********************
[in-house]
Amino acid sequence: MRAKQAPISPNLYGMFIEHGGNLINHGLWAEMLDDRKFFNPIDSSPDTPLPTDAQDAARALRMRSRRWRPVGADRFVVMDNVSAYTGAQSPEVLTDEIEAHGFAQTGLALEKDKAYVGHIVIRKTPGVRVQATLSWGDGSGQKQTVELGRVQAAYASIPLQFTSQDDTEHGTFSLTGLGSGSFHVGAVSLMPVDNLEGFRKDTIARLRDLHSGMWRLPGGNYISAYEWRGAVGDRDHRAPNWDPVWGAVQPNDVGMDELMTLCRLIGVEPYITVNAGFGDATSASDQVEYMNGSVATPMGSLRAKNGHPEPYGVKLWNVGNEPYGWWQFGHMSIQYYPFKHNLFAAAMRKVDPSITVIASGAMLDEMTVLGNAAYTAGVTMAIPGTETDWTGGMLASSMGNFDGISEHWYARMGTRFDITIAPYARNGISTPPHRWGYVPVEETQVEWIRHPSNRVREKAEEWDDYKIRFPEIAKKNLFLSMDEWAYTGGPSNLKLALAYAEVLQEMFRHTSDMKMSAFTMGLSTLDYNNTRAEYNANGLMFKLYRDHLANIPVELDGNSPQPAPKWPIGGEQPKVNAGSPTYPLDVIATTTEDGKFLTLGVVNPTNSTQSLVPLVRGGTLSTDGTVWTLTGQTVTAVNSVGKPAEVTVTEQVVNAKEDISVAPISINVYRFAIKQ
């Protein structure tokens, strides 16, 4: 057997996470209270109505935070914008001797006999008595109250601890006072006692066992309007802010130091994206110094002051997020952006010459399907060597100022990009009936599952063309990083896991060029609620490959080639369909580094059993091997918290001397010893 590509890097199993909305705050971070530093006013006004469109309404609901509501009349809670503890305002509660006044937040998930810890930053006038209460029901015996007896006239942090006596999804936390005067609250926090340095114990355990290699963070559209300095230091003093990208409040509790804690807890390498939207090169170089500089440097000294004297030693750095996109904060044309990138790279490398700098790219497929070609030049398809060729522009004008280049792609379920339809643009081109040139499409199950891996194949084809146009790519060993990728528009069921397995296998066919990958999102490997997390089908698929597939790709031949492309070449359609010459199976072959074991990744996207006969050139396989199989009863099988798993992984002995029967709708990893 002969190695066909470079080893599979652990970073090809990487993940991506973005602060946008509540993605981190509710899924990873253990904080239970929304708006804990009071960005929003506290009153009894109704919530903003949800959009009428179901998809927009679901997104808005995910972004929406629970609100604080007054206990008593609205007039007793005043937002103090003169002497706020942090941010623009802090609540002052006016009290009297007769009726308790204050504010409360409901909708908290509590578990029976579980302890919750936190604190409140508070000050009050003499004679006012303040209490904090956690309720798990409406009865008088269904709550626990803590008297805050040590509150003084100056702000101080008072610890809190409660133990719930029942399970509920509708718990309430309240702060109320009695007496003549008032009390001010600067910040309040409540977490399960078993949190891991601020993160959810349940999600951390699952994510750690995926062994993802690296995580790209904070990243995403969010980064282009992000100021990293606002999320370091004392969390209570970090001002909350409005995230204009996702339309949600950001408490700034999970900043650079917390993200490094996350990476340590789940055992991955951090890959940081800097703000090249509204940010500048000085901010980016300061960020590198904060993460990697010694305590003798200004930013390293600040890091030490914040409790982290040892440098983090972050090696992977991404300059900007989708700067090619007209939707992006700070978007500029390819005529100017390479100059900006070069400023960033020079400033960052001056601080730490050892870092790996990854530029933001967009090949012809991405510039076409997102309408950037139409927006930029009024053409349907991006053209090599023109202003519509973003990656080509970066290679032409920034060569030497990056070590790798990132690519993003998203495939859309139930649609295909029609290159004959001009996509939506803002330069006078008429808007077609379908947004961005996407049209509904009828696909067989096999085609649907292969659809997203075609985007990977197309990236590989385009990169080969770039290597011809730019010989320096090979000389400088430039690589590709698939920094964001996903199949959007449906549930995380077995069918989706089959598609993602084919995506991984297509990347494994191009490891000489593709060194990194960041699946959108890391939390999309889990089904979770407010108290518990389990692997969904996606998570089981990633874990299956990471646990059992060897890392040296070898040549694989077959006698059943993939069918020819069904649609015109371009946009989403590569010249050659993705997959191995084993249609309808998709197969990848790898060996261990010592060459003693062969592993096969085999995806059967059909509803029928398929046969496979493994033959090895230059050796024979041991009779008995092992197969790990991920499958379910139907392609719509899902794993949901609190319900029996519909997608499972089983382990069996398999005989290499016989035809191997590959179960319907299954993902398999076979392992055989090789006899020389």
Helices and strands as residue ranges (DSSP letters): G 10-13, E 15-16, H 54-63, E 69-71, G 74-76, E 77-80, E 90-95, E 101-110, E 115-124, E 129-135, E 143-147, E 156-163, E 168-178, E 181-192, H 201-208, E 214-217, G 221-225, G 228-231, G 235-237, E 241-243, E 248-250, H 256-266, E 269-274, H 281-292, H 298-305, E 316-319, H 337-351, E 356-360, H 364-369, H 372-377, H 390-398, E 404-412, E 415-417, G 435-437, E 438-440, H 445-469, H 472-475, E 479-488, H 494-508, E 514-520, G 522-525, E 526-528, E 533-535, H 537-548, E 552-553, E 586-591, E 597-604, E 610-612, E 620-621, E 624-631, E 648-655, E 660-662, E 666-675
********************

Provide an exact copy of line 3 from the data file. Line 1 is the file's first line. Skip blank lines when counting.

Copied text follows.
């Protein structure tokens, strides 16, 4: 057997996470209270109505935070914008001797006999008595109250601890006072006692066992309007802010130091994206110094002051997020952006010459399907060597100022990009009936599952063309990083896991060029609620490959080639369909580094059993091997918290001397010893 590509890097199993909305705050971070530093006013006004469109309404609901509501009349809670503890305002509660006044937040998930810890930053006038209460029901015996007896006239942090006596999804936390005067609250926090340095114990355990290699963070559209300095230091003093990208409040509790804690807890390498939207090169170089500089440097000294004297030693750095996109904060044309990138790279490398700098790219497929070609030049398809060729522009004008280049792609379920339809643009081109040139499409199950891996194949084809146009790519060993990728528009069921397995296998066919990958999102490997997390089908698929597939790709031949492309070449359609010459199976072959074991990744996207006969050139396989199989009863099988798993992984002995029967709708990893 002969190695066909470079080893599979652990970073090809990487993940991506973005602060946008509540993605981190509710899924990873253990904080239970929304708006804990009071960005929003506290009153009894109704919530903003949800959009009428179901998809927009679901997104808005995910972004929406629970609100604080007054206990008593609205007039007793005043937002103090003169002497706020942090941010623009802090609540002052006016009290009297007769009726308790204050504010409360409901909708908290509590578990029976579980302890919750936190604190409140508070000050009050003499004679006012303040209490904090956690309720798990409406009865008088269904709550626990803590008297805050040590509150003084100056702000101080008072610890809190409660133990719930029942399970509920509708718990309430309240702060109320009695007496003549008032009390001010600067910040309040409540977490399960078993949190891991601020993160959810349940999600951390699952994510750690995926062994993802690296995580790209904070990243995403969010980064282009992000100021990293606002999320370091004392969390209570970090001002909350409005995230204009996702339309949600950001408490700034999970900043650079917390993200490094996350990476340590789940055992991955951090890959940081800097703000090249509204940010500048000085901010980016300061960020590198904060993460990697010694305590003798200004930013390293600040890091030490914040409790982290040892440098983090972050090696992977991404300059900007989708700067090619007209939707992006700070978007500029390819005529100017390479100059900006070069400023960033020079400033960052001056601080730490050892870092790996990854530029933001967009090949012809991405510039076409997102309408950037139409927006930029009024053409349907991006053209090599023109202003519509973003990656080509970066290679032409920034060569030497990056070590790798990132690519993003998203495939859309139930649609295909029609290159004959001009996509939506803002330069006078008429808007077609379908947004961005996407049209509904009828696909067989096999085609649907292969659809997203075609985007990977197309990236590989385009990169080969770039290597011809730019010989320096090979000389400088430039690589590709698939920094964001996903199949959007449906549930995380077995069918989706089959598609993602084919995506991984297509990347494994191009490891000489593709060194990194960041699946959108890391939390999309889990089904979770407010108290518990389990692997969904996606998570089981990633874990299956990471646990059992060897890392040296070898040549694989077959006698059943993939069918020819069904649609015109371009946009989403590569010249050659993705997959191995084993249609309808998709197969990848790898060996261990010592060459003693062969592993096969085999995806059967059909509803029928398929046969496979493994033959090895230059050796024979041991009779008995092992197969790990991920499958379910139907392609719509899902794993949901609190319900029996519909997608499972089983382990069996398999005989290499016989035809191997590959179960319907299954993902398999076979392992055989090789006899020389």